I can't help but feel this hateful rhetoric has been given tacit approval by large swathes of the conservative and social democratic political classes as a useful tool in bolstering support for western interventions in Iraq, Afganistan and now Libya (which are in fact deeply unpopular in a majority of european countries). Conflating Islam with tyranny (even if it's western backed) or terror (not state terror though!) provides a useful means of justifying foreign policy in the minds of the public.

    Being an Islamophobe in much of europe is not something people are, by in large, particularly ashamed of. Rather then simply condem an act of violence, it seems easier for the Right to denigrate a culture, belief (even if it's a widely held belief outside of that culture), or even dress as a way of seeking to degrade people who share that culture, belief or dress.

    It's telling then that the Right has been quick to disassociate itself from Breivk, it's own repudiated violence, as if they themselves were not an integral part of it's inner formation. That violence has come home to roost, tragically on left leaning children at a camp in norway, is also depressingly unsuprising.

    • 26 July 2011 at 3:54pm
      outofdate says: @ Benjamin
      I'm an Islamophobe myself. The idiocy, surely, is hoisting any banner; so that in England, for example, despising Islam for being the most primitive and boring of the three desert religions -- which it is -- somehow equates to being in favour of scorched-earth capitalism, hating immigrants, worshipping Evelyn Woff, Margaret Thatcher and General Pinochet, wanting to continue the war on drugs and loving opera, when in fact they're all equally fuckwitted persuasions, none better than any other, all forgivable, and none bad enough to kill anyone for.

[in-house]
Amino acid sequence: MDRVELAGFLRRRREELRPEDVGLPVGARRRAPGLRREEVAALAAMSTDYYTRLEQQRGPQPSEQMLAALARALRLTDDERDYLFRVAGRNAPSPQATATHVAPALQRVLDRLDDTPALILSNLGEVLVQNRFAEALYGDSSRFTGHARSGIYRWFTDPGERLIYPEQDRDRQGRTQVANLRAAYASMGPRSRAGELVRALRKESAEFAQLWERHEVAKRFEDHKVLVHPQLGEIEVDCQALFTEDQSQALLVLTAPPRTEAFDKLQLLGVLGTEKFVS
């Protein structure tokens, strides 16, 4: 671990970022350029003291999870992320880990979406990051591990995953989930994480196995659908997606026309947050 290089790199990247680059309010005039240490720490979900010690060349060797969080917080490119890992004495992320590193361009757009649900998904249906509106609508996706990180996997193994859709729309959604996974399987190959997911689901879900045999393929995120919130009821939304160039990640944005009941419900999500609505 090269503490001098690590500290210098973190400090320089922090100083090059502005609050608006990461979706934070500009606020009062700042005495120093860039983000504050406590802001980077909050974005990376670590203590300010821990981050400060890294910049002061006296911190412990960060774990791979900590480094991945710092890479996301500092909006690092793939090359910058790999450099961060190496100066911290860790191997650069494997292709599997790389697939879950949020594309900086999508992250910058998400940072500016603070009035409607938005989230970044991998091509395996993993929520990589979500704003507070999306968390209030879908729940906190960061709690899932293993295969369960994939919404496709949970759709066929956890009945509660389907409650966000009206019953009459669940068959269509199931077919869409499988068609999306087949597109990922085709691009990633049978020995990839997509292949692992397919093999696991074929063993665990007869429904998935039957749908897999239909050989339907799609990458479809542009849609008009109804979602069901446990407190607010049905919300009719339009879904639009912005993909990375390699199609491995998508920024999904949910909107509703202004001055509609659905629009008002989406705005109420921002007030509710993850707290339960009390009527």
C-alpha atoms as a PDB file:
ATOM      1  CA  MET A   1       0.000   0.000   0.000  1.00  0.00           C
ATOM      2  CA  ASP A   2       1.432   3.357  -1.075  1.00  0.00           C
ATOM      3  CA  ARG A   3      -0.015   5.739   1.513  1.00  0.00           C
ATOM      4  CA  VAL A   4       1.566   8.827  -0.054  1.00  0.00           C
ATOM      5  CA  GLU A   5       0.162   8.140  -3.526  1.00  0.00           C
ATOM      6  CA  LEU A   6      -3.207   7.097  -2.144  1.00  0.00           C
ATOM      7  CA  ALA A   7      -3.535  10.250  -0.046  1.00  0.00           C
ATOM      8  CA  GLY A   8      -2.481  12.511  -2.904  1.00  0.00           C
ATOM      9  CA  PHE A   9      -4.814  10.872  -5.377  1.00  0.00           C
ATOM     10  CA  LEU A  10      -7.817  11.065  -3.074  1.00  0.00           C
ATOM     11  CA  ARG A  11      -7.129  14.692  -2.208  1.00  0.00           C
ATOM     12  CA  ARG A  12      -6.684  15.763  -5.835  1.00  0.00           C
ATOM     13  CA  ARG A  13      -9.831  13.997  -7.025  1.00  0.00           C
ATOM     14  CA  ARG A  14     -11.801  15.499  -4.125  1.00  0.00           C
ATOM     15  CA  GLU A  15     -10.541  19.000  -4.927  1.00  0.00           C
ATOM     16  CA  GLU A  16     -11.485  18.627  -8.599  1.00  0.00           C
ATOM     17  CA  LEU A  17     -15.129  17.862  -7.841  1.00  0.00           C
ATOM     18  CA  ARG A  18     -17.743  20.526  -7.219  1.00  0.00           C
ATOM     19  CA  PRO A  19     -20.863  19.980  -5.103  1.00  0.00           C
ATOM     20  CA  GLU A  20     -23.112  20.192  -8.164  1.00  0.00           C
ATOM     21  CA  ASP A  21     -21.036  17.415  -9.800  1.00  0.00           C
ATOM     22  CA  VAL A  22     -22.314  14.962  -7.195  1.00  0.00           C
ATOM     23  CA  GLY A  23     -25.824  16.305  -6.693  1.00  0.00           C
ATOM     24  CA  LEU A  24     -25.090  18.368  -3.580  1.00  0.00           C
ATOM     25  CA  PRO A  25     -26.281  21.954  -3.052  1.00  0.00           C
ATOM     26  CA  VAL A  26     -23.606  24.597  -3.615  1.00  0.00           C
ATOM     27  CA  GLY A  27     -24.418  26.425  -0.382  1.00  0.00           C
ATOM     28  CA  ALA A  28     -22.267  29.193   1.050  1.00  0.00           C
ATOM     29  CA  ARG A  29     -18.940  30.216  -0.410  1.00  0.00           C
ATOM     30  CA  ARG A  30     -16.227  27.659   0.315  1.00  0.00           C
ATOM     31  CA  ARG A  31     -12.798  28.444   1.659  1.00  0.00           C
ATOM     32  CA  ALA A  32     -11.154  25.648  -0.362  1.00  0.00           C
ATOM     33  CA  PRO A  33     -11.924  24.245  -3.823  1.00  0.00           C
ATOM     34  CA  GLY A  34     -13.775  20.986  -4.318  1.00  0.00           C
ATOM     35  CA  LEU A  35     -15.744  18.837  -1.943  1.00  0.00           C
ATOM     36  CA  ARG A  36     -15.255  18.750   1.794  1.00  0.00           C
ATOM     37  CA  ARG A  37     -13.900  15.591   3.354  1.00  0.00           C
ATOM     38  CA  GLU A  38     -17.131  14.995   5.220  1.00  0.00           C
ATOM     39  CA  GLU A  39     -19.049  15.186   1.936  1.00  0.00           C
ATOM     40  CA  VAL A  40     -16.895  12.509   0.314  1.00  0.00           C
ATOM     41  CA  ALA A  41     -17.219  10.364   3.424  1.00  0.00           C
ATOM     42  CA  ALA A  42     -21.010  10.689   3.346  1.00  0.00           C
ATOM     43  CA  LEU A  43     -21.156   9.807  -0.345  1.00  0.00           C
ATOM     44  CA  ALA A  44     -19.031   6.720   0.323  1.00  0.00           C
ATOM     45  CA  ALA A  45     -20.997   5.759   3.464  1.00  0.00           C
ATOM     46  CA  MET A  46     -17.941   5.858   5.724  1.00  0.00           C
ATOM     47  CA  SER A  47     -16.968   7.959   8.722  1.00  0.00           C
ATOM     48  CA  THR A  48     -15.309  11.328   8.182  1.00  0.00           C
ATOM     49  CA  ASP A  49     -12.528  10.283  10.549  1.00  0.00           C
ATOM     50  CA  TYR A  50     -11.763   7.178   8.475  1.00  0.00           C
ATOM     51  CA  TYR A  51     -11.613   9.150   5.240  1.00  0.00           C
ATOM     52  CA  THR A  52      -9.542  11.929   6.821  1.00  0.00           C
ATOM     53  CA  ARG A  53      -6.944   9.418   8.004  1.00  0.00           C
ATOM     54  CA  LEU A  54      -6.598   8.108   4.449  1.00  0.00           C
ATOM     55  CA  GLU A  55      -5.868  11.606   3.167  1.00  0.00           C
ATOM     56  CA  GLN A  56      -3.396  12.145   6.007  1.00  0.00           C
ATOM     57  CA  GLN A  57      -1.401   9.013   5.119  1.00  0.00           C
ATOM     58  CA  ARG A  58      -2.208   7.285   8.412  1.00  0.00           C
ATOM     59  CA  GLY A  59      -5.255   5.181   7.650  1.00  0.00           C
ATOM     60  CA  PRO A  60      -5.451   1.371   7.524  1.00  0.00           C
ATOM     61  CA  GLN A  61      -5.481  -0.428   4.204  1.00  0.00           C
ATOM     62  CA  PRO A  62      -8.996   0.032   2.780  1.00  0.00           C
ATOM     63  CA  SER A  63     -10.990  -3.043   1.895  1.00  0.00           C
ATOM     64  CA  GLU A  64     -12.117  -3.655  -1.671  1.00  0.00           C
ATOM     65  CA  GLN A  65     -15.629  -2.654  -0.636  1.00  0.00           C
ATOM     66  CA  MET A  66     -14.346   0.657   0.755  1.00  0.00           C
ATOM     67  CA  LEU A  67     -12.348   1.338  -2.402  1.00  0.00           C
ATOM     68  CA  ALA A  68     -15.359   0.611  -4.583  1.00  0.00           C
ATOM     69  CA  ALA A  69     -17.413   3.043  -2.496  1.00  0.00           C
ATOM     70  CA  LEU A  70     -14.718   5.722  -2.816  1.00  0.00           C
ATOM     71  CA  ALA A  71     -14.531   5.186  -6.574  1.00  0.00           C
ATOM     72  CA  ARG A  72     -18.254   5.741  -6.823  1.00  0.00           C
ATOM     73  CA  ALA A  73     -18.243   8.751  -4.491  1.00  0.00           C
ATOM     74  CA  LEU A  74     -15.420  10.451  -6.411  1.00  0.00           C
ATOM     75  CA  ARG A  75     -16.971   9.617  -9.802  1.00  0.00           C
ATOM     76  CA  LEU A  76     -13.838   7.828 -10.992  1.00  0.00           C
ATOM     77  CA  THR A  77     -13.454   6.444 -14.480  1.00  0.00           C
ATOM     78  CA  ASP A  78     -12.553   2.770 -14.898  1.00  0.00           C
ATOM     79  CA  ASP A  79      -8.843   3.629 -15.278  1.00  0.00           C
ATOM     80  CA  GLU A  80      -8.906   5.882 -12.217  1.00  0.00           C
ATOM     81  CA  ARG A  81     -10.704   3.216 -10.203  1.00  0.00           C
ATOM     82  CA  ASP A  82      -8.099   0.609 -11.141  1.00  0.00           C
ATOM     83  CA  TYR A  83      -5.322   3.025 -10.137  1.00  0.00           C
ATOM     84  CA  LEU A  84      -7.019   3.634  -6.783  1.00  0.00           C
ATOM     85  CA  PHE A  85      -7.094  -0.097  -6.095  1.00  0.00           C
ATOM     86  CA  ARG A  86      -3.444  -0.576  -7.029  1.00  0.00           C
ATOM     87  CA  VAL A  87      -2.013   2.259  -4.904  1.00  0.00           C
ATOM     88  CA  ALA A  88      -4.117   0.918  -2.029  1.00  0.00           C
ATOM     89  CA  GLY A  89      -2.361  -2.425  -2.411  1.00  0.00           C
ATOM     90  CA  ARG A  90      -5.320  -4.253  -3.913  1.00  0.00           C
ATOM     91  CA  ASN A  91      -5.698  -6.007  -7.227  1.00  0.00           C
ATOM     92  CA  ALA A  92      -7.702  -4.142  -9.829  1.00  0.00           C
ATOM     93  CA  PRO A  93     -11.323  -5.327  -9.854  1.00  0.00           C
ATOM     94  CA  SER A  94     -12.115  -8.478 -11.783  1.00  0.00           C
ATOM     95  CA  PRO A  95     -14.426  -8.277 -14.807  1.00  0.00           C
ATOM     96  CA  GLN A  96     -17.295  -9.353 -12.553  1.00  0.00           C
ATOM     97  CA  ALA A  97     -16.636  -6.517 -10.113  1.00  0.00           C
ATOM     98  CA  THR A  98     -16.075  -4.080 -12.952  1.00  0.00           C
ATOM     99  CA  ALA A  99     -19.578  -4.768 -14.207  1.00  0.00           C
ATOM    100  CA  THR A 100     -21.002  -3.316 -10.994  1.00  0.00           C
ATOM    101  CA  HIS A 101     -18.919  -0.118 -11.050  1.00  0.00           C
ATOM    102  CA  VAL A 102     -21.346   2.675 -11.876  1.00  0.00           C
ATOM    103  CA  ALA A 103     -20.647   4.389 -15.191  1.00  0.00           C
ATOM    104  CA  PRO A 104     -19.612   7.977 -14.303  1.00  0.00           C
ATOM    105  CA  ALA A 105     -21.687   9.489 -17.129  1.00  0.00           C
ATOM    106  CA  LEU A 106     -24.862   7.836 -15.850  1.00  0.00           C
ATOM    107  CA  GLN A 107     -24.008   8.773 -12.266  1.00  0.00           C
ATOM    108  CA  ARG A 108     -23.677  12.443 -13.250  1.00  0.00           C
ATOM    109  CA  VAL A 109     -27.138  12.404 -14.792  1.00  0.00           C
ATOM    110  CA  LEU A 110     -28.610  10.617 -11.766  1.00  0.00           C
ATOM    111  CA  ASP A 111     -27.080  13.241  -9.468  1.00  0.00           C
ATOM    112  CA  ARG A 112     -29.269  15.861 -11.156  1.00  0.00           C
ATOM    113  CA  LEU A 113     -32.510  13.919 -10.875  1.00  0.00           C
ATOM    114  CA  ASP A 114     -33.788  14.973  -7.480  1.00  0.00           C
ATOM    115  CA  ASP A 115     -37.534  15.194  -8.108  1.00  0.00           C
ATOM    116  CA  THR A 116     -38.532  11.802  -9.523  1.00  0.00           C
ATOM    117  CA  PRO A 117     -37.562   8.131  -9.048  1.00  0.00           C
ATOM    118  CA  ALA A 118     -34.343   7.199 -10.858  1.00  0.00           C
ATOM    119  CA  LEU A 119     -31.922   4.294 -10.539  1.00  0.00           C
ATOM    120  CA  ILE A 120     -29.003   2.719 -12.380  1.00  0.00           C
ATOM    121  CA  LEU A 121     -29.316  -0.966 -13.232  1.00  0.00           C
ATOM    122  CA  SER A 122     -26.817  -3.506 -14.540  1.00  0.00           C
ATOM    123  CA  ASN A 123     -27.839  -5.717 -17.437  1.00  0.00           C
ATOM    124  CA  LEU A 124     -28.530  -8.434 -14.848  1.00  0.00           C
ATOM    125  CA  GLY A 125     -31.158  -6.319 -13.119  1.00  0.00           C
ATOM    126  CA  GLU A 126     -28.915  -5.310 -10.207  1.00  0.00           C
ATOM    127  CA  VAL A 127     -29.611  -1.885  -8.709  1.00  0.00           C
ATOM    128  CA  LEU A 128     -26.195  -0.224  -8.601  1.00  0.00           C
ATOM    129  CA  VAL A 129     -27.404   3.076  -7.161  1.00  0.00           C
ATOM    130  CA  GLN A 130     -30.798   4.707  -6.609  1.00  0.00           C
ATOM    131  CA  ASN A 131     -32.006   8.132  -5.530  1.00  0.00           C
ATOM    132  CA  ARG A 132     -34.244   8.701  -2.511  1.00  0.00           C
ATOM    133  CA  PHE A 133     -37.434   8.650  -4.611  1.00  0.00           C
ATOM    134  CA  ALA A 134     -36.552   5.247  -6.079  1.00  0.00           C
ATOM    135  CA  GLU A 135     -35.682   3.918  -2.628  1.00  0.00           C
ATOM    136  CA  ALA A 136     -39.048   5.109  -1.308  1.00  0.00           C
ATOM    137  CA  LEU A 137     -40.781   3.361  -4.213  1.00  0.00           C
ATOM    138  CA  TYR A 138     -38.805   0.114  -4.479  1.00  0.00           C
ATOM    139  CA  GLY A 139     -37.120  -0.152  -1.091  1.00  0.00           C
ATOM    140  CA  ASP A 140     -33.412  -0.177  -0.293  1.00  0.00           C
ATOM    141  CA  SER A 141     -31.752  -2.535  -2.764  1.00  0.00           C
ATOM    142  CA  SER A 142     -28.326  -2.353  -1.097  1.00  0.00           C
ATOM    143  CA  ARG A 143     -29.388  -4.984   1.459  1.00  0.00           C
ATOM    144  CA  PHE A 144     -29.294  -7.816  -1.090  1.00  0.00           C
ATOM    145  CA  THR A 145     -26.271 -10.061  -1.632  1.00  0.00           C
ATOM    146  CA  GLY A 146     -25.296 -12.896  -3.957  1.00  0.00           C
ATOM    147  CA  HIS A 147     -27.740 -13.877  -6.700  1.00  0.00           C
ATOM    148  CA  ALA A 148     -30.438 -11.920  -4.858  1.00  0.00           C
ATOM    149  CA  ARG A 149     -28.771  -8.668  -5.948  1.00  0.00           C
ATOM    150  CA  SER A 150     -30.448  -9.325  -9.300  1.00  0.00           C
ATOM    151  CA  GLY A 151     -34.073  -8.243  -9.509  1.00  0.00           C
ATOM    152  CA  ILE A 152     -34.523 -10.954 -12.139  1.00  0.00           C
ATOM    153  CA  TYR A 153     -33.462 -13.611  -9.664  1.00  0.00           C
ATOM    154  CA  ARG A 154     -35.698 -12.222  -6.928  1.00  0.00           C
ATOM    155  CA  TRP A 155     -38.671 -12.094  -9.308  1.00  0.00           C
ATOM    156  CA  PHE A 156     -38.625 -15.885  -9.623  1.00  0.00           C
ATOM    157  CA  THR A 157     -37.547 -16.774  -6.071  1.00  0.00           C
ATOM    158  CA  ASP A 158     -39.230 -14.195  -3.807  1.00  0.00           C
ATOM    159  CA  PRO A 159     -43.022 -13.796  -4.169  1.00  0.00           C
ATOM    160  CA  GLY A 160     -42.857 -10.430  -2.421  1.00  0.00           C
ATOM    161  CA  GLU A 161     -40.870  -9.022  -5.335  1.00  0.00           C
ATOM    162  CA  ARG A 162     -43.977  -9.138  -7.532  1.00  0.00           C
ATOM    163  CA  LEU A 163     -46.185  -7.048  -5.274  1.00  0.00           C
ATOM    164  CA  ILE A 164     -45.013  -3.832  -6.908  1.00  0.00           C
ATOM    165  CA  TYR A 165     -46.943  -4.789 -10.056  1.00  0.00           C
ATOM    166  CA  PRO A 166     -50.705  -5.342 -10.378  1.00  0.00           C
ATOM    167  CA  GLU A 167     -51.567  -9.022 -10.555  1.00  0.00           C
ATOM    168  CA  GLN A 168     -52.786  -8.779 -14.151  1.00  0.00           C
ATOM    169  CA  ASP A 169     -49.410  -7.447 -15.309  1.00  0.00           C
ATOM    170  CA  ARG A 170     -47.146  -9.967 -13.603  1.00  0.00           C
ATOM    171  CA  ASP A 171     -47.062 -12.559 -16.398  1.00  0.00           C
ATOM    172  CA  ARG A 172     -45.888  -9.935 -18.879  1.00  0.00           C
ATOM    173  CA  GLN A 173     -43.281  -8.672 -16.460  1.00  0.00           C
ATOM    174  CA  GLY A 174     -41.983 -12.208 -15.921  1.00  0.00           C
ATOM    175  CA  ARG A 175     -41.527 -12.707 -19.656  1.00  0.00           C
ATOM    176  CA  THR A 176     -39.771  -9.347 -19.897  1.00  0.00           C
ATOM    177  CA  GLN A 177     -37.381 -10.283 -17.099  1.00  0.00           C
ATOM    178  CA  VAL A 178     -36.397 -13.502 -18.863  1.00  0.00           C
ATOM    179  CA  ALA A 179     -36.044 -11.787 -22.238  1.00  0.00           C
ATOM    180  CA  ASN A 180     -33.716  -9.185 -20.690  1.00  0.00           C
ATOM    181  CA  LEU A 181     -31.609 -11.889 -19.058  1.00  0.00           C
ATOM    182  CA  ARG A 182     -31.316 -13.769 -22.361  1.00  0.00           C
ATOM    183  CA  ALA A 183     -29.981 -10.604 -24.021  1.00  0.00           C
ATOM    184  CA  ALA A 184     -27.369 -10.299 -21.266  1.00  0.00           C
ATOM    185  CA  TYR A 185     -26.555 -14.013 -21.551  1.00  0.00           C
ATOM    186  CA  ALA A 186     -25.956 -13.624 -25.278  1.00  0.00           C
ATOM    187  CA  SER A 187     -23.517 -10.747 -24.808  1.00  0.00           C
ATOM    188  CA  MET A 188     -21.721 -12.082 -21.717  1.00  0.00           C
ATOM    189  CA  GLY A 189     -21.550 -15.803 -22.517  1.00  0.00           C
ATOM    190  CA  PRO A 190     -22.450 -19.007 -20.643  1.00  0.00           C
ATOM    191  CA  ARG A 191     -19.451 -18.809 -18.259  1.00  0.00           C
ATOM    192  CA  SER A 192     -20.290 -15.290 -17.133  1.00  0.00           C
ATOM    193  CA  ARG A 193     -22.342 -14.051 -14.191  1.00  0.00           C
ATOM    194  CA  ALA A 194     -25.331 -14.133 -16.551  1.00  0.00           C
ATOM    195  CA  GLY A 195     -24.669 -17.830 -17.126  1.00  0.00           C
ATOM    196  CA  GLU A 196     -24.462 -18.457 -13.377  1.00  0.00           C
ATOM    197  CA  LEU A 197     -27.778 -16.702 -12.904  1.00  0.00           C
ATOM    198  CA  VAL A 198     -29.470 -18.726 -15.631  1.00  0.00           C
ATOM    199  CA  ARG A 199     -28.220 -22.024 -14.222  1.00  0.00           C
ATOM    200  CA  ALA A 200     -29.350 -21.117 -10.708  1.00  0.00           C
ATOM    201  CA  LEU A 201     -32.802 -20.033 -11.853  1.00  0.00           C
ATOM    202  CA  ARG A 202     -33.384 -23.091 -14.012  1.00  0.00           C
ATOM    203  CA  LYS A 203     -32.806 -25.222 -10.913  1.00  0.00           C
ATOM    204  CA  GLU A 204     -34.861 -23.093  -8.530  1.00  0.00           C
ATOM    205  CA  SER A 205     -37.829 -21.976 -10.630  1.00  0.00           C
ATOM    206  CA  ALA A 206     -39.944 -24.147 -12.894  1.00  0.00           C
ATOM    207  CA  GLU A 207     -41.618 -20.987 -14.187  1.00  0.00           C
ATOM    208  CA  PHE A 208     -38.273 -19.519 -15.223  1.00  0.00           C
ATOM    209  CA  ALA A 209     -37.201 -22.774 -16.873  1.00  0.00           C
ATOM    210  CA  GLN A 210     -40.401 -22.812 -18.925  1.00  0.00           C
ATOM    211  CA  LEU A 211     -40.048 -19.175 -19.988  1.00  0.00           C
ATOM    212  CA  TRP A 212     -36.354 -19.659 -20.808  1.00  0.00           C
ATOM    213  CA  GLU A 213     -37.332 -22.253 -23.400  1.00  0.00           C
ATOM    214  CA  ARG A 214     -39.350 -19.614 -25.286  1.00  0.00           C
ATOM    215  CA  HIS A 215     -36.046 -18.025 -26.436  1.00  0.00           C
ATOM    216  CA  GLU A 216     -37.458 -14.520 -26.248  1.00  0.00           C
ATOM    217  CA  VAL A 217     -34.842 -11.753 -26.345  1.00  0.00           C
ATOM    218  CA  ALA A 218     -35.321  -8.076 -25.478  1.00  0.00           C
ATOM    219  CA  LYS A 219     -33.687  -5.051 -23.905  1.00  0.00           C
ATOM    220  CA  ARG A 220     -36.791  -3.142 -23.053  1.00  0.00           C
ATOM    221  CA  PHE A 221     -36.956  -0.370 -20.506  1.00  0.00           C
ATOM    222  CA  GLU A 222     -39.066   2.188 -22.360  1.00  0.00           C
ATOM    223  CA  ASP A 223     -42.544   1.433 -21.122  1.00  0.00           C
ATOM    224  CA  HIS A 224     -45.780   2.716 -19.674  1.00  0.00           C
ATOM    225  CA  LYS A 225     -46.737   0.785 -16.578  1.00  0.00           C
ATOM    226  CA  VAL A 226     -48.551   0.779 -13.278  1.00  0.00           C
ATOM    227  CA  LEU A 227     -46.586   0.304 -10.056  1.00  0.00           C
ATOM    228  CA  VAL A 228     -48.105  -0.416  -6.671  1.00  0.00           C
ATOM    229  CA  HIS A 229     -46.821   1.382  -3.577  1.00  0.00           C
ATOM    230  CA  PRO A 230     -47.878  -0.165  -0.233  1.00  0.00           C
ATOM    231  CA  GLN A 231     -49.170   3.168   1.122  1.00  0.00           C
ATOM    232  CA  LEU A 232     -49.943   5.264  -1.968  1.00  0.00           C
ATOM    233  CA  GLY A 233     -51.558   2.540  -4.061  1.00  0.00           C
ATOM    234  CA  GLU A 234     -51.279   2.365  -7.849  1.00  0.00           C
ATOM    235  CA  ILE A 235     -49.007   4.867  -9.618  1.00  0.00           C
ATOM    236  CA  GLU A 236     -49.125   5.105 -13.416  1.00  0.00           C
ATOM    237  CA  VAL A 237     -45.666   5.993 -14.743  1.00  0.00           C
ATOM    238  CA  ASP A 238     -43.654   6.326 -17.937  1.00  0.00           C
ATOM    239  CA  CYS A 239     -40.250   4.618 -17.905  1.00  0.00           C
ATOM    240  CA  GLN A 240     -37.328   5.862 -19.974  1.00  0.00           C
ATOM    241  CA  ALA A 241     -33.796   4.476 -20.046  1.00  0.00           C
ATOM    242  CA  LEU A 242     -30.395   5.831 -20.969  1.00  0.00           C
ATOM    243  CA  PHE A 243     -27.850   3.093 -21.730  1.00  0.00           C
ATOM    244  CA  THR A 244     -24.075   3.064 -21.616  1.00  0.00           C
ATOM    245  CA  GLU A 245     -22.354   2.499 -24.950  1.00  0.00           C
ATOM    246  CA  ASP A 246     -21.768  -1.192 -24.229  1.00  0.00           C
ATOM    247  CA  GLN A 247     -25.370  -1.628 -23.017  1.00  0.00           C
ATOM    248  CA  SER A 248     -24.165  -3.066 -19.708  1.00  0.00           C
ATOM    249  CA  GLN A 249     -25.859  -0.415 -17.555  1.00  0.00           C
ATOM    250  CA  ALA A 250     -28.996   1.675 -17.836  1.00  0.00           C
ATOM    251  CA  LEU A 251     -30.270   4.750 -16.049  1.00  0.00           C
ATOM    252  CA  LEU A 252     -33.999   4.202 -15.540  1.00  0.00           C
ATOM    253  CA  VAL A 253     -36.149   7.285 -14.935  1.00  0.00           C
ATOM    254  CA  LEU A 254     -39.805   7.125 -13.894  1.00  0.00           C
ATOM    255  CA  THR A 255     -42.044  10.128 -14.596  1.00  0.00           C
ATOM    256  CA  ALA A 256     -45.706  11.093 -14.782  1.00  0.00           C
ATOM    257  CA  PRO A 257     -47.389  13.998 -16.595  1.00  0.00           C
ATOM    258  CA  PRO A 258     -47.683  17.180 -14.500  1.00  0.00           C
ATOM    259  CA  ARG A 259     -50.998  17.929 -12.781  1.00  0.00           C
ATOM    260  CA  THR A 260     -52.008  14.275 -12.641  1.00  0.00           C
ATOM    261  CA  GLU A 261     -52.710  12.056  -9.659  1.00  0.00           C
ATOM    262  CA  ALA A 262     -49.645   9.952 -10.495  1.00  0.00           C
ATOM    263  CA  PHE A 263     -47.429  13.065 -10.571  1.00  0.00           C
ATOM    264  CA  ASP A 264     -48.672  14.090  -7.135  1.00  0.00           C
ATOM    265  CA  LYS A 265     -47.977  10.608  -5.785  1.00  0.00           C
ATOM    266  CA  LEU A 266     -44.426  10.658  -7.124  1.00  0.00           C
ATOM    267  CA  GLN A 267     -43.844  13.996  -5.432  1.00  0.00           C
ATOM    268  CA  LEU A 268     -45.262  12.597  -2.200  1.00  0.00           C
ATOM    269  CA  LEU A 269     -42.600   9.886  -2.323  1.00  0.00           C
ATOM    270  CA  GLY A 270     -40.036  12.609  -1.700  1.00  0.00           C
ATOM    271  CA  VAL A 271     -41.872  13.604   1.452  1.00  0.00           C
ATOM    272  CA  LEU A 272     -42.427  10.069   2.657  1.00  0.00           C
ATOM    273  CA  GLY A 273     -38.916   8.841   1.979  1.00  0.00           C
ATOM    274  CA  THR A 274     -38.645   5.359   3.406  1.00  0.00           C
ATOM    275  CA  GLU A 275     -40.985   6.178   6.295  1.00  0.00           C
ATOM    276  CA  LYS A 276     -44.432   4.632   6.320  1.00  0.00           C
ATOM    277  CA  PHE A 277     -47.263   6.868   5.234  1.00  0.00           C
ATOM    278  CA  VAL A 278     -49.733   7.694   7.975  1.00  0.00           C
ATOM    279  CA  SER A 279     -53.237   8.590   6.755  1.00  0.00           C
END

• 26 July 2011 at 11:17pm
      Benjamin says: @ outofdate
      And that’s the idiocy? What if the immigrants are, as in many cases, muslims? Perhaps you'd just go where your bigotry leads. I'd recommend the late Edward Said's analysis of european Anti-Semitism and Islamophobia. I appreciate your erudite analysis of violence, but I assume Arendt would not have had anything to worry about.

    • 27 July 2011 at 1:17am
      outofdate says: @ Benjamin
      I think my point was that only bigots presume to know where my bigotry leads, and to denounce me for it at top volume, maybe graduating to pogroms by and by, and maybe not. Not that I made it very well, but at least I kept that Arendt fellow out of it.

    • 27 July 2011 at 5:45am
      Benjamin says: @ outofdate
      Small Comfort. I think you're right, it doesn't seem to be your original point. To be clear, I didn't presume to know where your bigotry will lead, not that you suggested I did...indeed, who could ever know?

    • 27 July 2011 at 12:59pm
      outofdate says: @ Benjamin
      Small comfort's better than none. My objection (to try and be even clearer without dragging any more windbags into the discussion) is that Norwegiannutter is not the inevitable culmination of Islamophobia, he's first and foremost mad, and when a man's that far gone any ideology will provide fodder for the madness. We can pelt each other till kingdom come with examples of one or the other side of the great, wholly fictional divide (I don't think, for example, the Red Army Faction or Carlos the Jackal, your people, were by any reasonable definition sane).